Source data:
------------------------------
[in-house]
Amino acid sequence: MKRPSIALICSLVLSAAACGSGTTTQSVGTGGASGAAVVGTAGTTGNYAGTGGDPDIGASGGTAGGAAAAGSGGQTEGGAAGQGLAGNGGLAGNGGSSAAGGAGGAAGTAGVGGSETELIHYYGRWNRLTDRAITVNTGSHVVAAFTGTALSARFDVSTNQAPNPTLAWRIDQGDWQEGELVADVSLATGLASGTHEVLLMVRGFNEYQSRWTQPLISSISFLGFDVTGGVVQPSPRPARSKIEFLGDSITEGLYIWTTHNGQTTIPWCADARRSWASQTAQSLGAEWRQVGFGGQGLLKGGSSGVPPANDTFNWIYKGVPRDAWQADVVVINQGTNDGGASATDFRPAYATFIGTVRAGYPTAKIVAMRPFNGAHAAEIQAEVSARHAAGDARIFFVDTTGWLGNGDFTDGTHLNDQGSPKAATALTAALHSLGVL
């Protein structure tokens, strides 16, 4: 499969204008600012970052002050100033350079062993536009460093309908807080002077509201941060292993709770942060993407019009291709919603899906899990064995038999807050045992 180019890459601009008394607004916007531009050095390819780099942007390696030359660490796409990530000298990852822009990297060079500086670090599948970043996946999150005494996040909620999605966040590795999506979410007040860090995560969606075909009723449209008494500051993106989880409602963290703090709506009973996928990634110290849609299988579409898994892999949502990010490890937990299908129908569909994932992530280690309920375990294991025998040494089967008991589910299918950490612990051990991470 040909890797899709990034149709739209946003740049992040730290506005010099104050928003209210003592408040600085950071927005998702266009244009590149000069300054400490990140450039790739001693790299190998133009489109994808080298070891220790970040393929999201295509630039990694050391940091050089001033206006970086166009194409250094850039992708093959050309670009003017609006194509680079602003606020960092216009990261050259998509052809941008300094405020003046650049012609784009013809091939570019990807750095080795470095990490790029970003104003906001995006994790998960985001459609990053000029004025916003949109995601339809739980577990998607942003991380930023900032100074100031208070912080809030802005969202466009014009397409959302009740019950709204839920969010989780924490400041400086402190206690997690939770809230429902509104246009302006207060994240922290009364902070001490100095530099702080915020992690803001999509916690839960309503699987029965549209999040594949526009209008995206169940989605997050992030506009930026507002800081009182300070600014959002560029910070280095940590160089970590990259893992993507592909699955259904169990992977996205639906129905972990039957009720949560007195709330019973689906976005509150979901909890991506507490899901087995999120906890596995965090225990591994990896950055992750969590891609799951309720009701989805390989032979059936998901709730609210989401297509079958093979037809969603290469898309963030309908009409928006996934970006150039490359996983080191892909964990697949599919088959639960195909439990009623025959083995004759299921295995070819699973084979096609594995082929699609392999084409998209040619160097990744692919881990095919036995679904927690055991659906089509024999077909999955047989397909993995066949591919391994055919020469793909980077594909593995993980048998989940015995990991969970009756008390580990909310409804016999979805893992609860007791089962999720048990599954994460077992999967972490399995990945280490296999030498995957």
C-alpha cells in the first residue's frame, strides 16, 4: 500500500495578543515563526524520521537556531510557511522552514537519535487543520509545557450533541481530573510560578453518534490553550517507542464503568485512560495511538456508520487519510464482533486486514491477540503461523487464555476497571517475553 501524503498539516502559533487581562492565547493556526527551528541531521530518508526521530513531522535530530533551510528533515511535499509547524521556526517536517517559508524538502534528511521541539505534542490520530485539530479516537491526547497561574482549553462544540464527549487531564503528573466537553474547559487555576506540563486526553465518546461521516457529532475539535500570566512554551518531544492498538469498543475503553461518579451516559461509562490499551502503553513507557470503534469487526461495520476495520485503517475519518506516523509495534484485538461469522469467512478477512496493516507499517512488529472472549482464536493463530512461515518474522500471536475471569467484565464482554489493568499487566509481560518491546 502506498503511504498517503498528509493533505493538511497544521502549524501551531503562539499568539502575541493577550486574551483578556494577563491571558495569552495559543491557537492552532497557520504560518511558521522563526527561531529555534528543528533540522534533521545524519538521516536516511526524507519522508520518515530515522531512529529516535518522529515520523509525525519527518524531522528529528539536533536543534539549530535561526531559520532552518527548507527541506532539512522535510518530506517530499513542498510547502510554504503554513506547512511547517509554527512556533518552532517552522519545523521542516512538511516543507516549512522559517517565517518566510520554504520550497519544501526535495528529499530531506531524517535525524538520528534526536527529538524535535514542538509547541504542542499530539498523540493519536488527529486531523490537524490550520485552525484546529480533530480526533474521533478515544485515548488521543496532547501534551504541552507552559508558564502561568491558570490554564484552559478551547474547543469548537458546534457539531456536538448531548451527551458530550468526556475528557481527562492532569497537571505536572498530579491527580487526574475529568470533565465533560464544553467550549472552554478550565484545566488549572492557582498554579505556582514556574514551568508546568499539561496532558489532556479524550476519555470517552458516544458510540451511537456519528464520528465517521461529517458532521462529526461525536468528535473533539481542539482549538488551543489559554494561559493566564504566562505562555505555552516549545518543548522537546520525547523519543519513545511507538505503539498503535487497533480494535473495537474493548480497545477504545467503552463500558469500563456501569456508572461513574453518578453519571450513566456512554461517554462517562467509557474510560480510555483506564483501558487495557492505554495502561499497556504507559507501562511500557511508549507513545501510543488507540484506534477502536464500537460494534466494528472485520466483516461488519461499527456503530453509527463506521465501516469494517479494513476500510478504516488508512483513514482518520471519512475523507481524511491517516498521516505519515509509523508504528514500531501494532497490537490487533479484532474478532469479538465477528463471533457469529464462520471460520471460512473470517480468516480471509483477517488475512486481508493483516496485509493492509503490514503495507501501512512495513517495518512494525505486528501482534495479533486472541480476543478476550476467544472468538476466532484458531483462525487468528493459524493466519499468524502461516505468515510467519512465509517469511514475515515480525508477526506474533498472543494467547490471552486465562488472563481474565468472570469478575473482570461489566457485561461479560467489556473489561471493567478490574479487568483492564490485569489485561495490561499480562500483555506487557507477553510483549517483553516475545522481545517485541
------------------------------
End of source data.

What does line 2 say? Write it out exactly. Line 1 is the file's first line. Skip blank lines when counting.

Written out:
Amino acid sequence: MKRPSIALICSLVLSAAACGSGTTTQSVGTGGASGAAVVGTAGTTGNYAGTGGDPDIGASGGTAGGAAAAGSGGQTEGGAAGQGLAGNGGLAGNGGSSAAGGAGGAAGTAGVGGSETELIHYYGRWNRLTDRAITVNTGSHVVAAFTGTALSARFDVSTNQAPNPTLAWRIDQGDWQEGELVADVSLATGLASGTHEVLLMVRGFNEYQSRWTQPLISSISFLGFDVTGGVVQPSPRPARSKIEFLGDSITEGLYIWTTHNGQTTIPWCADARRSWASQTAQSLGAEWRQVGFGGQGLLKGGSSGVPPANDTFNWIYKGVPRDAWQADVVVINQGTNDGGASATDFRPAYATFIGTVRAGYPTAKIVAMRPFNGAHAAEIQAEVSARHAAGDARIFFVDTTGWLGNGDFTDGTHLNDQGSPKAATALTAALHSLGVL